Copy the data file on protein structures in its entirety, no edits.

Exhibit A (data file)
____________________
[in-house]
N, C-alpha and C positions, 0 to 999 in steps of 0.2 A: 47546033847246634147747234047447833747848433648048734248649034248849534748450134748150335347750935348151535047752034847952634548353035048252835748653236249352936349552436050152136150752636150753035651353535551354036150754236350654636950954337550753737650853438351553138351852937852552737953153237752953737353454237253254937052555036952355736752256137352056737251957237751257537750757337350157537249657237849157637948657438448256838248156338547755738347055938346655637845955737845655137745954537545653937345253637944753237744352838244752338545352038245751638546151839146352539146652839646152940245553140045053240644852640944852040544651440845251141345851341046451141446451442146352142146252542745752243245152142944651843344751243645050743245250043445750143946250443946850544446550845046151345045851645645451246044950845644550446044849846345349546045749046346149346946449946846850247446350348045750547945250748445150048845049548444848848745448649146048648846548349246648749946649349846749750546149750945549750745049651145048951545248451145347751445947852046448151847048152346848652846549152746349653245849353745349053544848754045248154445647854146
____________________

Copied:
[in-house]
N, C-alpha and C positions, 0 to 999 in steps of 0.2 A: 47546033847246634147747234047447833747848433648048734248649034248849534748450134748150335347750935348151535047752034847952634548353035048252835748653236249352936349552436050152136150752636150753035651353535551354036150754236350654636950954337550753737650853438351553138351852937852552737953153237752953737353454237253254937052555036952355736752256137352056737251957237751257537750757337350157537249657237849157637948657438448256838248156338547755738347055938346655637845955737845655137745954537545653937345253637944753237744352838244752338545352038245751638546151839146352539146652839646152940245553140045053240644852640944852040544651440845251141345851341046451141446451442146352142146252542745752243245152142944651843344751243645050743245250043445750143946250443946850544446550845046151345045851645645451246044950845644550446044849846345349546045749046346149346946449946846850247446350348045750547945250748445150048845049548444848848745448649146048648846548349246648749946649349846749750546149750945549750745049651145048951545248451145347751445947852046448151847048152346848652846549152746349653245849353745349053544848754045248154445647854146